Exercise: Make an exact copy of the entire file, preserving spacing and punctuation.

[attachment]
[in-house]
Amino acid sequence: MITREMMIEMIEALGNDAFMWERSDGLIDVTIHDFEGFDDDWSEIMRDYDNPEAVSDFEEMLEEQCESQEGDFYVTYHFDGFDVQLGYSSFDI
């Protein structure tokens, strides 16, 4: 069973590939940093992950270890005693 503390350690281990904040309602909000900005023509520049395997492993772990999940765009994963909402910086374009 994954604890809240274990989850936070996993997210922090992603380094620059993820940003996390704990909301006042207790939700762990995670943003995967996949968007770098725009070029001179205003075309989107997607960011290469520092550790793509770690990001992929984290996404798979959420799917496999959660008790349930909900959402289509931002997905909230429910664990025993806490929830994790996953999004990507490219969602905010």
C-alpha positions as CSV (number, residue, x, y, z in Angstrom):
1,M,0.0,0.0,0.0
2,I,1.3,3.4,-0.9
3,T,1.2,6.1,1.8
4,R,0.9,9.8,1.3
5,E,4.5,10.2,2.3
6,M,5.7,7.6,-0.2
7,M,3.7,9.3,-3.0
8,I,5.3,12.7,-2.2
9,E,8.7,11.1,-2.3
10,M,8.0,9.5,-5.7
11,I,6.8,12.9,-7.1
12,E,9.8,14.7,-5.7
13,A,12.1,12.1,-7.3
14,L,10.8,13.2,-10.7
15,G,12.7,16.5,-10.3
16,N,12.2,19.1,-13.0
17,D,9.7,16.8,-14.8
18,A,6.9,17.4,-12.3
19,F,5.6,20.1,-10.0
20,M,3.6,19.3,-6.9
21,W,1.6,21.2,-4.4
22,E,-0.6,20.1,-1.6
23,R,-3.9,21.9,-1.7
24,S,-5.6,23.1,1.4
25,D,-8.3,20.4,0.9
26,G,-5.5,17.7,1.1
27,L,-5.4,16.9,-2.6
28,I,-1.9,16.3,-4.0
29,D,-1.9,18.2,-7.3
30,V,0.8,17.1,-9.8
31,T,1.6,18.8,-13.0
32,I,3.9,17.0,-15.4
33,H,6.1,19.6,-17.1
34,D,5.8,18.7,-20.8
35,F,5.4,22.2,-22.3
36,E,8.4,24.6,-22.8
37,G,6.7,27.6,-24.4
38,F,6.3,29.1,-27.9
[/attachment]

[in-house]
Amino acid sequence: MITREMMIEMIEALGNDAFMWERSDGLIDVTIHDFEGFDDDWSEIMRDYDNPEAVSDFEEMLEEQCESQEGDFYVTYHFDGFDVQLGYSSFDI
């Protein structure tokens, strides 16, 4: 069973590939940093992950270890005693 503390350690281990904040309602909000900005023509520049395997492993772990999940765009994963909402910086374009 994954604890809240274990989850936070996993997210922090992603380094620059993820940003996390704990909301006042207790939700762990995670943003995967996949968007770098725009070029001179205003075309989107997607960011290469520092550790793509770690990001992929984290996404798979959420799917496999959660008790349930909900959402289509931002997905909230429910664990025993806490929830994790996953999004990507490219969602905010």
C-alpha positions as CSV (number, residue, x, y, z in Angstrom):
1,M,0.0,0.0,0.0
2,I,1.3,3.4,-0.9
3,T,1.2,6.1,1.8
4,R,0.9,9.8,1.3
5,E,4.5,10.2,2.3
6,M,5.7,7.6,-0.2
7,M,3.7,9.3,-3.0
8,I,5.3,12.7,-2.2
9,E,8.7,11.1,-2.3
10,M,8.0,9.5,-5.7
11,I,6.8,12.9,-7.1
12,E,9.8,14.7,-5.7
13,A,12.1,12.1,-7.3
14,L,10.8,13.2,-10.7
15,G,12.7,16.5,-10.3
16,N,12.2,19.1,-13.0
17,D,9.7,16.8,-14.8
18,A,6.9,17.4,-12.3
19,F,5.6,20.1,-10.0
20,M,3.6,19.3,-6.9
21,W,1.6,21.2,-4.4
22,E,-0.6,20.1,-1.6
23,R,-3.9,21.9,-1.7
24,S,-5.6,23.1,1.4
25,D,-8.3,20.4,0.9
26,G,-5.5,17.7,1.1
27,L,-5.4,16.9,-2.6
28,I,-1.9,16.3,-4.0
29,D,-1.9,18.2,-7.3
30,V,0.8,17.1,-9.8
31,T,1.6,18.8,-13.0
32,I,3.9,17.0,-15.4
33,H,6.1,19.6,-17.1
34,D,5.8,18.7,-20.8
35,F,5.4,22.2,-22.3
36,E,8.4,24.6,-22.8
37,G,6.7,27.6,-24.4
38,F,6.3,29.1,-27.9